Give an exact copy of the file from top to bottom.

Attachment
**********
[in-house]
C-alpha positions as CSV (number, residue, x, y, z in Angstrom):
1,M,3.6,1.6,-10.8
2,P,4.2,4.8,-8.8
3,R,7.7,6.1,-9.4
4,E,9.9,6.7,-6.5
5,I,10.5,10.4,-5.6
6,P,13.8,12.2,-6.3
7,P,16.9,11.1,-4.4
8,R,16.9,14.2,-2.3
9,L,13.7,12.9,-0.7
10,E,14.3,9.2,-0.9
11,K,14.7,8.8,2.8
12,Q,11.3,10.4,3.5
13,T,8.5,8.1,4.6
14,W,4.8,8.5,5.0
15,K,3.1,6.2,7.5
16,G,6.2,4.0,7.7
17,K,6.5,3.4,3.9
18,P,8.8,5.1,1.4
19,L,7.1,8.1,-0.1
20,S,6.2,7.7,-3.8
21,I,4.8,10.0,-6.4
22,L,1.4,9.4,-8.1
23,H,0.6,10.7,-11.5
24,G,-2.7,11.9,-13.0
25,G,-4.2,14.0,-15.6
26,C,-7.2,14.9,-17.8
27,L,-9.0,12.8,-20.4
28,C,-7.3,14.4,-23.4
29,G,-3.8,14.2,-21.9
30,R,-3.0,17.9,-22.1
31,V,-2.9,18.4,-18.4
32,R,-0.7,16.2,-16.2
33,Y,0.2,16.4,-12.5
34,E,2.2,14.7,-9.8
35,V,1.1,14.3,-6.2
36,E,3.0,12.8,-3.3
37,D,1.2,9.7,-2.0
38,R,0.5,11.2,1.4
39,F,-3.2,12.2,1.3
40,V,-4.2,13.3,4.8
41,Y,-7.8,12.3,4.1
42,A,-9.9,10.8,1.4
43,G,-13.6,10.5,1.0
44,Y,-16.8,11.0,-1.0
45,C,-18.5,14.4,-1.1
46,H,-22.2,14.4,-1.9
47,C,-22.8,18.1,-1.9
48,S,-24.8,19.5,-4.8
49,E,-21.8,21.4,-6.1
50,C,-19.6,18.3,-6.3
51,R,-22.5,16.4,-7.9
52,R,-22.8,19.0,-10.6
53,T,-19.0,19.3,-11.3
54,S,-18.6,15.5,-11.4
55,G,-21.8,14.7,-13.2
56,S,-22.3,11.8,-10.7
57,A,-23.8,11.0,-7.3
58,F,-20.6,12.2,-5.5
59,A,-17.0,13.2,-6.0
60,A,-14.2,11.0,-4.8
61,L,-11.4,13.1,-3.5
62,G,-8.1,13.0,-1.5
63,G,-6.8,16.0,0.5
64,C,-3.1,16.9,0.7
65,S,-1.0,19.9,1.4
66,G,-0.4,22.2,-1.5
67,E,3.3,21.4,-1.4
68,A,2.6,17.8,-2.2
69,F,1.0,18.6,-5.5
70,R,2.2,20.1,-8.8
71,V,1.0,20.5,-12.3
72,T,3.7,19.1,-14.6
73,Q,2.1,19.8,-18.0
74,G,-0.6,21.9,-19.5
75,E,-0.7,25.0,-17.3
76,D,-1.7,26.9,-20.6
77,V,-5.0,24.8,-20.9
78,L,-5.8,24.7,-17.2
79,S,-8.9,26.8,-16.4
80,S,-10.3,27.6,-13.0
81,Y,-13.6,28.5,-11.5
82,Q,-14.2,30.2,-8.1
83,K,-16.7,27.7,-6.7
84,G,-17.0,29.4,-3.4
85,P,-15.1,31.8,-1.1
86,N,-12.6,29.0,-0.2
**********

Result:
[in-house]
C-alpha positions as CSV (number, residue, x, y, z in Angstrom):
1,M,3.6,1.6,-10.8
2,P,4.2,4.8,-8.8
3,R,7.7,6.1,-9.4
4,E,9.9,6.7,-6.5
5,I,10.5,10.4,-5.6
6,P,13.8,12.2,-6.3
7,P,16.9,11.1,-4.4
8,R,16.9,14.2,-2.3
9,L,13.7,12.9,-0.7
10,E,14.3,9.2,-0.9
11,K,14.7,8.8,2.8
12,Q,11.3,10.4,3.5
13,T,8.5,8.1,4.6
14,W,4.8,8.5,5.0
15,K,3.1,6.2,7.5
16,G,6.2,4.0,7.7
17,K,6.5,3.4,3.9
18,P,8.8,5.1,1.4
19,L,7.1,8.1,-0.1
20,S,6.2,7.7,-3.8
21,I,4.8,10.0,-6.4
22,L,1.4,9.4,-8.1
23,H,0.6,10.7,-11.5
24,G,-2.7,11.9,-13.0
25,G,-4.2,14.0,-15.6
26,C,-7.2,14.9,-17.8
27,L,-9.0,12.8,-20.4
28,C,-7.3,14.4,-23.4
29,G,-3.8,14.2,-21.9
30,R,-3.0,17.9,-22.1
31,V,-2.9,18.4,-18.4
32,R,-0.7,16.2,-16.2
33,Y,0.2,16.4,-12.5
34,E,2.2,14.7,-9.8
35,V,1.1,14.3,-6.2
36,E,3.0,12.8,-3.3
37,D,1.2,9.7,-2.0
38,R,0.5,11.2,1.4
39,F,-3.2,12.2,1.3
40,V,-4.2,13.3,4.8
41,Y,-7.8,12.3,4.1
42,A,-9.9,10.8,1.4
43,G,-13.6,10.5,1.0
44,Y,-16.8,11.0,-1.0
45,C,-18.5,14.4,-1.1
46,H,-22.2,14.4,-1.9
47,C,-22.8,18.1,-1.9
48,S,-24.8,19.5,-4.8
49,E,-21.8,21.4,-6.1
50,C,-19.6,18.3,-6.3
51,R,-22.5,16.4,-7.9
52,R,-22.8,19.0,-10.6
53,T,-19.0,19.3,-11.3
54,S,-18.6,15.5,-11.4
55,G,-21.8,14.7,-13.2
56,S,-22.3,11.8,-10.7
57,A,-23.8,11.0,-7.3
58,F,-20.6,12.2,-5.5
59,A,-17.0,13.2,-6.0
60,A,-14.2,11.0,-4.8
61,L,-11.4,13.1,-3.5
62,G,-8.1,13.0,-1.5
63,G,-6.8,16.0,0.5
64,C,-3.1,16.9,0.7
65,S,-1.0,19.9,1.4
66,G,-0.4,22.2,-1.5
67,E,3.3,21.4,-1.4
68,A,2.6,17.8,-2.2
69,F,1.0,18.6,-5.5
70,R,2.2,20.1,-8.8
71,V,1.0,20.5,-12.3
72,T,3.7,19.1,-14.6
73,Q,2.1,19.8,-18.0
74,G,-0.6,21.9,-19.5
75,E,-0.7,25.0,-17.3
76,D,-1.7,26.9,-20.6
77,V,-5.0,24.8,-20.9
78,L,-5.8,24.7,-17.2
79,S,-8.9,26.8,-16.4
80,S,-10.3,27.6,-13.0
81,Y,-13.6,28.5,-11.5
82,Q,-14.2,30.2,-8.1
83,K,-16.7,27.7,-6.7
84,G,-17.0,29.4,-3.4
85,P,-15.1,31.8,-1.1
86,N,-12.6,29.0,-0.2